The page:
We investigated the configuration and DTI parameters of the OR in patients who showed visual field defects after mild TBI. According to our findings, the configuration of both ORs in both patients was abnormal compared with those of normal controls. In addition, the voxel numbers of both ORs in both patients were decreased and the ADC value of the left OR in patient 2 was increased without change of FA value in both patients. FA value represents the degree of directionality of microstructures (axon, myelin, and microtubule), and ADC value indicates the magnitude of water diffusion (30). In contrast, the voxel number is determined by the number of neural fibers contained within a neural tract (31). Therefore, the decrement of tract volume of both ORs in both patients suggested decreased neural fibers of the OR. In addition, the increased ADC value of the left OR in patient 2 indicated mild injury of a neural tract or local cell death as did the finding of the left ORs dividing into 2 parts in both patients.
A number of reports using DTI have documented OR damage in patients with TBI (13, 27, 28). Kwon and Jang (27) described a patient with OR injury on DTI after epidural hematoma in the left temporoparietal lobe. The patient complained of right homonymous hemianopia, which was confirmed by automated visual field testing. Although no abnormality was found on conventional MRI, DTI demonstrated decreased fiber density along the midpoint of the left OR. FA values around the injury site were decreased and ADC values were increased compared with controls, consistent with neuronal injury. After head trauma, Yeo et al (28) reported a patient with right homonymous hemianopia and discontinuation of the left OR on DTI due to hemorrhage in the left occipital lobe after head trauma. Huang et al (13) studied a group of military and civilian patients who sustained mild TBI. Abnormalities were detected in the ORs of some of these patients but clinical findings, including visual field results, were not reported.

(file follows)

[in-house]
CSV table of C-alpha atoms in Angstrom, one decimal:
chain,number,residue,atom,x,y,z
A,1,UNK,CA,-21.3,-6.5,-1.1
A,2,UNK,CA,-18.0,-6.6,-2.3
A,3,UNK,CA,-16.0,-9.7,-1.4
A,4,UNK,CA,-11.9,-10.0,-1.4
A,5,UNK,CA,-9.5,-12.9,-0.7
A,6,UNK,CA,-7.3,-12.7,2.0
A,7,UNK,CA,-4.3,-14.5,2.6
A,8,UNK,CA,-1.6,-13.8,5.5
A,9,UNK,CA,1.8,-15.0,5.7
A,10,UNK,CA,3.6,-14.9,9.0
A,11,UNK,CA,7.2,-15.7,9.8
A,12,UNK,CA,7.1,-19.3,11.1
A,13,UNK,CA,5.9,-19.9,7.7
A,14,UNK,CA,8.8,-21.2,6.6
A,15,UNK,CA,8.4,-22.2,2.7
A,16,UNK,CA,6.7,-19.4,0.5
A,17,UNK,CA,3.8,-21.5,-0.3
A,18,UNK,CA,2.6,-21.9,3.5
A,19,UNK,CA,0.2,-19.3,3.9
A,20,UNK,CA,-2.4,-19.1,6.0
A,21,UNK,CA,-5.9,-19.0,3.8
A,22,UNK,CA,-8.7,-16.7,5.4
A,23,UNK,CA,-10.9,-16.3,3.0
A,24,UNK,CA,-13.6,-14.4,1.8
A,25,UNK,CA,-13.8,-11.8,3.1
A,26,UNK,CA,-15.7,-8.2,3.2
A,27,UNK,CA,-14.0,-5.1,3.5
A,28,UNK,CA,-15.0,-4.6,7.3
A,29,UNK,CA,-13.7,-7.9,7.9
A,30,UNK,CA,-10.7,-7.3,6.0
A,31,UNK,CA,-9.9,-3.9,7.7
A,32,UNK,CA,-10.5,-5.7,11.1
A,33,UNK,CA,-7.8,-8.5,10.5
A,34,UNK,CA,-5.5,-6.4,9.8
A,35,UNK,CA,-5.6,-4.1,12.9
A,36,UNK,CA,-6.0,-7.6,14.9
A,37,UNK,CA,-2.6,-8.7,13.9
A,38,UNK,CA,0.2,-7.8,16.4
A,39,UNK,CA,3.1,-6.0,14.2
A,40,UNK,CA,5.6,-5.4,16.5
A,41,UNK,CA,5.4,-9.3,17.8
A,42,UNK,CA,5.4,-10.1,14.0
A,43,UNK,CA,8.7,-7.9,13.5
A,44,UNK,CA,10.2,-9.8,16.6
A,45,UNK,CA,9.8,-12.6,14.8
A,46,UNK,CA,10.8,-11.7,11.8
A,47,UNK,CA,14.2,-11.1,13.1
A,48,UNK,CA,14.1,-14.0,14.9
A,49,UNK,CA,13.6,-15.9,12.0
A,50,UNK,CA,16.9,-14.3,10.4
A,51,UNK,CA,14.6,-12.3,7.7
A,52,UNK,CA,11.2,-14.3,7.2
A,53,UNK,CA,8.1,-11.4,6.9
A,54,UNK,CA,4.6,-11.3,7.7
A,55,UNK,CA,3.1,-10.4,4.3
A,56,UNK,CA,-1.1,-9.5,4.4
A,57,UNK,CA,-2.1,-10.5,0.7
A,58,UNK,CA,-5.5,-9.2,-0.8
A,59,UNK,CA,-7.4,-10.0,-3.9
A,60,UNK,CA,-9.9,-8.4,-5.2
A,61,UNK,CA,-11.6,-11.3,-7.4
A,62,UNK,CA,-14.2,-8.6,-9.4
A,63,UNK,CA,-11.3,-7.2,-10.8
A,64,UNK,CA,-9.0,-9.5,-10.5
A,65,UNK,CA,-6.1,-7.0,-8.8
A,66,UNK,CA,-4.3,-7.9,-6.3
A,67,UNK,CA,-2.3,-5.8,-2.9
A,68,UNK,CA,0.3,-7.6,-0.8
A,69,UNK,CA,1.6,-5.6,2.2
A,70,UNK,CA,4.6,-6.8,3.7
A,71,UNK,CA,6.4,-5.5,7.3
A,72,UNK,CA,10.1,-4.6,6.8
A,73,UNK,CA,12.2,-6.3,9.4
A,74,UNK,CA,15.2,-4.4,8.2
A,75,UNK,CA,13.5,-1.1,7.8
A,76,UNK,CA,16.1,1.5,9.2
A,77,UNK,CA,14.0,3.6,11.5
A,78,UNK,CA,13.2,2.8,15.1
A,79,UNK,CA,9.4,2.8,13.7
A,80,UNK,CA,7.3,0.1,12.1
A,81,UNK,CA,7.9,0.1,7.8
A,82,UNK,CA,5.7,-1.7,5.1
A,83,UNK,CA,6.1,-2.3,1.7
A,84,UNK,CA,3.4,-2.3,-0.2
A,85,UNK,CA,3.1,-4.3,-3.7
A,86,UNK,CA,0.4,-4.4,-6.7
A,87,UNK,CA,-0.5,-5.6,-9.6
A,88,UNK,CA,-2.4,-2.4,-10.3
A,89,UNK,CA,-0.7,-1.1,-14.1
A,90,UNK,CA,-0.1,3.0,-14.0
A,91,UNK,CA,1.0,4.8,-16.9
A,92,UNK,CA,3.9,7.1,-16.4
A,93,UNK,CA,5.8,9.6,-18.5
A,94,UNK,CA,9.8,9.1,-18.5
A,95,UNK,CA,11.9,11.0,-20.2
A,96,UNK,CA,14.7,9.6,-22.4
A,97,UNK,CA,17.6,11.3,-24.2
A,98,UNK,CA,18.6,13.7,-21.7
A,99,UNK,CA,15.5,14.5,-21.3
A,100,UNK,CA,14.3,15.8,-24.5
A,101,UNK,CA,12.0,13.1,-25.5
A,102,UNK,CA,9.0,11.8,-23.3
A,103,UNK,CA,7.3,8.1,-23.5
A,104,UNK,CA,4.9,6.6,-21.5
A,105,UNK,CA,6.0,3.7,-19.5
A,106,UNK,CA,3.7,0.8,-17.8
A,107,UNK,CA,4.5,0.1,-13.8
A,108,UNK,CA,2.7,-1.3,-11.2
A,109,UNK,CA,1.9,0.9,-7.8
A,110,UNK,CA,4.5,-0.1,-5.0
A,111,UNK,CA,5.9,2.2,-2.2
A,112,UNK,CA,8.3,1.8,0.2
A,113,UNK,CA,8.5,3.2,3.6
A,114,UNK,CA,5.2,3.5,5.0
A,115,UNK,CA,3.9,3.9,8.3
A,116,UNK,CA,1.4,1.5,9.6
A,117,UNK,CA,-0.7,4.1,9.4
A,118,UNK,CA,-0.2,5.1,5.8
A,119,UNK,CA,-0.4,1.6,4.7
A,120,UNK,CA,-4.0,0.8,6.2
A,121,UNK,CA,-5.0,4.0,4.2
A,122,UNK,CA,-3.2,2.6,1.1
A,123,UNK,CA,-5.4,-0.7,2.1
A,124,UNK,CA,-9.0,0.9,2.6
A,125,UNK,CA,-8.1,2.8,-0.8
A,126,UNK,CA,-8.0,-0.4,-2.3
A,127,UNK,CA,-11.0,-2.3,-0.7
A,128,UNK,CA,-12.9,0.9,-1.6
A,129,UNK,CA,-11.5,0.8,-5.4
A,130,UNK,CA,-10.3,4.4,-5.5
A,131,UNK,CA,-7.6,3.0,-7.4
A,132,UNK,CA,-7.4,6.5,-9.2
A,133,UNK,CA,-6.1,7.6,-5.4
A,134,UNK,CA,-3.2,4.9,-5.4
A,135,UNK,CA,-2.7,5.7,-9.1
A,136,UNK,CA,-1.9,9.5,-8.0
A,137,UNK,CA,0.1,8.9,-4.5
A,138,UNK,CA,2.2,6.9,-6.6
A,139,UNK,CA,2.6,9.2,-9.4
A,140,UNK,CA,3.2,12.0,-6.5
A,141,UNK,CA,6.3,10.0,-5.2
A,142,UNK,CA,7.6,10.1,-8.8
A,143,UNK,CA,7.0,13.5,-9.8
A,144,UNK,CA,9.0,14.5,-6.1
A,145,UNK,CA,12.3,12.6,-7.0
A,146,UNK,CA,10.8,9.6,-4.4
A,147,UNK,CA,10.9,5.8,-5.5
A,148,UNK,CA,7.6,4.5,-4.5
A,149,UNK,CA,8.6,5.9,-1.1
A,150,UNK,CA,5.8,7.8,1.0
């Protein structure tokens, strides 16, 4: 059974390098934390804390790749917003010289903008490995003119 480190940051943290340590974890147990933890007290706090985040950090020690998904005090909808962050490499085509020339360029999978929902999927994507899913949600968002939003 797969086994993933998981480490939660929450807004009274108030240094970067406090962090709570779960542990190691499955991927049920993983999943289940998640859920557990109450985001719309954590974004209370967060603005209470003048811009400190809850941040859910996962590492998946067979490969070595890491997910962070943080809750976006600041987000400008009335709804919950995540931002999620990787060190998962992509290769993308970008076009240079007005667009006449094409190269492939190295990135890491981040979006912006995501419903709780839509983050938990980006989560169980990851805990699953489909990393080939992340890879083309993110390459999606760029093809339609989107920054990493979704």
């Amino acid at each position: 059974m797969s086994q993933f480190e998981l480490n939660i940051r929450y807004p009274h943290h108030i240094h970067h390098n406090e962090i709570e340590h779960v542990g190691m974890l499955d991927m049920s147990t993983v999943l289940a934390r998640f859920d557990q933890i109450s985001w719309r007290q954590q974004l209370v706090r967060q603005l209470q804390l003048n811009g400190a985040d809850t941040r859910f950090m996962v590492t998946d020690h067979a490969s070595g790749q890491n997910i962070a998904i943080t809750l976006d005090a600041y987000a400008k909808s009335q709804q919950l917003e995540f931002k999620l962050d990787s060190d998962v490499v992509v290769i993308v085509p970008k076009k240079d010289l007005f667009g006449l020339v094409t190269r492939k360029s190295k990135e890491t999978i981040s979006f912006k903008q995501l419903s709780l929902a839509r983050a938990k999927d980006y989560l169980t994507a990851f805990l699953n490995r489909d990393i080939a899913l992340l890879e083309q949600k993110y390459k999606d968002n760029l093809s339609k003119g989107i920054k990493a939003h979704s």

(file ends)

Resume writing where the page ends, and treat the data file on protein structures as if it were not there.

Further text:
In conclusion, we documented injury of the ORs using DTI in 2 patients who showed visual field abnormalities after mild TBI. Our results suggest that DTI may be a useful technique in patients with mild TBI complaining of visual field loss. Further studies involving a large number of patients are needed to verify and confirm our findings.
STATEMENT OF AUTHORSHIP
Category 1: a. Conception and design: S. H. Jang; b. Acquisition of data: J. P. Seo; c. Analysis and interpretation of data: J. P. Seo. Category 2: a. Drafting the manuscript: S. H. Jang and J. P. Seo; b. Revising it for intellectual content: S. H. Jang. Category 3: a. Final approval of the completed manuscript: S. H. Jang and J. P. Seo.
This work was supported by the DGIST R&D Program of the Ministry of Science, ICT and Future Planning (15-BD-0401).
1. Elisevich KV, Ford RM, Anderson DP, Stratford JG, Richardson PM. Visual abnormalities with multiple trauma. Surg Neurol. 1984;22:565–575.
2. De Kruijk JR, Twijnstra A, Leffers P. Diagnostic criteria and differential diagnosis of mild traumatic brain injury. Brain Inj. 2001;15:99–106.
3. Rutherford WH, Merrett JD, McDonald JR. Symptoms at one year following concussion from minor head injuries. Injury. 1979;10:225–230.
4. McLean A Jr, Temkin NR, Dikmen S, Wyler AR. The behavioral sequelae of head injury. J Clin Neuropsychol. 1983;5:361–376.
5. Ruff RM. Mild traumatic brain injury and neural recovery: rethinking the debate. NeuroRehabilitation. 2011;28:167–180.
6. Hofman PA, Stapert SZ, van Kroonenburgh MJ, Jolles J, de Kruijk J, Wilmink JT. MR imaging, single-photon emission CT, and neurocognitive performance after mild traumatic brain injury. AJNR Am J Neuroradiol. 2001;22:441–449.
7. Borg J, Holm L, Cassidy JD, Peloso PM, Carroll LJ, von Holst H, Ericson K. Diagnostic procedures in mild traumatic brain injury: results of the WHO Collaborating Centre Task Force on Mild Traumatic Brain Injury. J Rehabil Med. 2004;43 suppl:61–75.
8. Hughes DG, Jackson A, Mason DL, Berry E, Hollis S, Yates DW. Abnormalities on magnetic resonance imaging seen acutely following mild traumatic brain injury: correlation with neuropsychological tests and delayed recovery. Neuroradiology. 2004;46:550–558.
9. Shenton ME, Hamoda HM, Schneiderman JS, Bouix S, Pasternak O, Rathi Y, Vu MA, Purohit MP, Helmer K, Koerte I, Lin AP, Westin CF, Kikinis R, Kubicki M, Stern RA, Zafonte R. A review of magnetic resonance imaging and diffusion tensor imaging findings in mild traumatic brain injury. Brain Imaging Behav. 2012;6:137–192.